January 15th, 2014
How to Plan a Budget-Friendly Safari!
Always longed to go on safari—but don’t have the funds? Stop dreaming! Find out how to organize your own African safari on the cheap!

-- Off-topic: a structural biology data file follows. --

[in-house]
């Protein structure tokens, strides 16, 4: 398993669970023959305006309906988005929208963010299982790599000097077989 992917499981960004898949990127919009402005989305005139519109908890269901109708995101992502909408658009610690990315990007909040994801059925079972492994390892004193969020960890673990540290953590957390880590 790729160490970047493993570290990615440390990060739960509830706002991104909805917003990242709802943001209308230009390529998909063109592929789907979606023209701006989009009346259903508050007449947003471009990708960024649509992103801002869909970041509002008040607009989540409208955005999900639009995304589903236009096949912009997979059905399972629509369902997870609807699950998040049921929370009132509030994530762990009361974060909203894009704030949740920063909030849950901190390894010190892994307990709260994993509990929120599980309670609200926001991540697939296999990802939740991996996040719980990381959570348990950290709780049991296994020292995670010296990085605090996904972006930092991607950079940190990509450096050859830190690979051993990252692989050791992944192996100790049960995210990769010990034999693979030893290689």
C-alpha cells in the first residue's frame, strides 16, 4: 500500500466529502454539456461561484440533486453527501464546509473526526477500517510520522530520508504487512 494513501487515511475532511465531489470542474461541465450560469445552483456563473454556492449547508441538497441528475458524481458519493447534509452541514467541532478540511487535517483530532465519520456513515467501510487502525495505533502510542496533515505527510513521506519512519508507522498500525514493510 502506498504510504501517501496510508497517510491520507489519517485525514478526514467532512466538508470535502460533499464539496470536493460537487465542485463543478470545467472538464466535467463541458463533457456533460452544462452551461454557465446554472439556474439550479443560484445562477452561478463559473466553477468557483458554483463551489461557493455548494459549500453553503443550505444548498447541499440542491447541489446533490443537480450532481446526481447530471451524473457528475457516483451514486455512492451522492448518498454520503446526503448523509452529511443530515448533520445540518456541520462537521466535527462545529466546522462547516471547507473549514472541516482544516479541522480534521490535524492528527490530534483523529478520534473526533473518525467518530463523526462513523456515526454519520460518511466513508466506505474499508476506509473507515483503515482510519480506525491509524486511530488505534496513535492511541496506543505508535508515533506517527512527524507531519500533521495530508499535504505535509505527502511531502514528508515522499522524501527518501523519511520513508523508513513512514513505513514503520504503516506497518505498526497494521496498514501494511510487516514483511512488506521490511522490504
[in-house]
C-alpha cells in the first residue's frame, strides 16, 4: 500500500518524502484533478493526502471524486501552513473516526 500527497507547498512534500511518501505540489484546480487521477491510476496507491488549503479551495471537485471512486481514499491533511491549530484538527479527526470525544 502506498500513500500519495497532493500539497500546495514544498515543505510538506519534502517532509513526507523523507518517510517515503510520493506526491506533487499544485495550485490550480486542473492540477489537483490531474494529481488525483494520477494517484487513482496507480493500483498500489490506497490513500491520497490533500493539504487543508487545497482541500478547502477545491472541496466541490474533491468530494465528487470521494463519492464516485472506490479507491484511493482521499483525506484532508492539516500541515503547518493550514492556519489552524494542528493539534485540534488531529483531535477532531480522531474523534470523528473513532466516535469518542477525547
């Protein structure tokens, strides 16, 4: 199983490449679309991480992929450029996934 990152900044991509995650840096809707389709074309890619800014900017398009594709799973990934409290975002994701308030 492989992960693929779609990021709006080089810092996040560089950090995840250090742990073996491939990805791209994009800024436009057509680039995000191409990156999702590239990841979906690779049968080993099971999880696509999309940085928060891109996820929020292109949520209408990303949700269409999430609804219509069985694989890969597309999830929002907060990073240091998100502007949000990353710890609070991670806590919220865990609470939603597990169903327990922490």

Going on safari ranks right up there as one of the top travel adventures of a lifetime, but it’s often one of the most expensive. Some of the more luxurious safari trips can easily cost $1,000-2,000 per person, per night! Don’t let those numbers scare you. You can easily plan a safari—for about one-tenth the cost—using these four budget-friendly strategies. 1. Check the Entrance Fees There are many reasons why doing a safari racks up significant costs. Most wildlife parks and preserves in Africa are well protected, and they typically charge fees of $50-$200 per person per day to enter. Many, but not all, also require a certified guide to accompany tourists. These restrictions help to preserve both the ecosystem and the animals in it, so these entrance fees are unavoidable, and should be budgeted for from the very beginning. Some parks in certain nations have less expensive park fees others. South Africa offers some of the best low-cost options, with many parks charging just 60-100 Rand ($6-10 USD) per day per adult for international visitors (compare that to Serengeti National Park in Tanzania or Kenya where you may pay up to $60 to visit). Other parks such as Saadani (in Tanzania), South Turkana (Kenya), and Udzungwa (Tanzania) are only $20-30 per day. Popular outings such as the Nairobi Safari Walk (in Kenya) are only $20 for adults and $10 for children, and make an excellent day safari for families with young children. 2. Go Camping The iconic image of a safari is that of the luxury-tented camp or lodge–but these adventures don’t come cheap. Amanda Natai, co-owner of African Scenic Safaris in North Tanzania, says that the best way to slash your budget is by pitching the tent yourself. “A guided budget camping safari is much cheaper than staying in one of the lodges,” Natai says. For example, a guided camping safari can cost as little as $135 per person, per day—and this includes all park and camping fees, transport with a driver/guide, camping equipment, and all meals.“ Encourage your friends and family to come,” Natai adds, “The more people in the vehicle, the cheaper it is per person.” 3. Go in the Off Season During off-peak months, lodge rates can drop by as much as half, which translates to big savings (especially if you’re choosing owner-operated, lower-cost accommodations). Some of the best off-season times to consider are early December, (before the holiday period) and again in April to May, which is the rainy season in East Africa. You may typically avoid wet weather, but the spring is also “baby season.” Everywhere you turn, you will likely see infant giraffes, elephants, and lion cubs; it’s also the season of the great wildebeest migration. Low season also means fewer people–helping you to avoid being surrounded by 25 other Land Rovers trying to get of view of the wildlife. 4. Book Local When you book through an independently owned business, you’ll have a better chance of getting discounts and scoring lower prices (of course, be sure to ask for them when you book!). Not only can you save money because an independent business’ overhead is typically lower than that of a major international travel company, but you’re also supporting the local economy. Another benefit is that many of these operators can help you connect with other travelers who can join your group and help reduce the costs for everyone on your safari. You don’t have to be wealthy to experience the magic of going on a safari—you just have to start making plans! With so many amazing parks to choose from, the only question is, where do you want to go? Shelley Seale is a writer and author based out of Austin, Texas but can often be found vagabonding all over the world. She can be reached at shelleyseale.com Featured Products Afar Backpack Flashpoint Medium Duffel Specter Compression Cube Set Related Posts Seven Surprising Destinations How to Plan an Epic Journey How to Protect Your Electronics While Traveling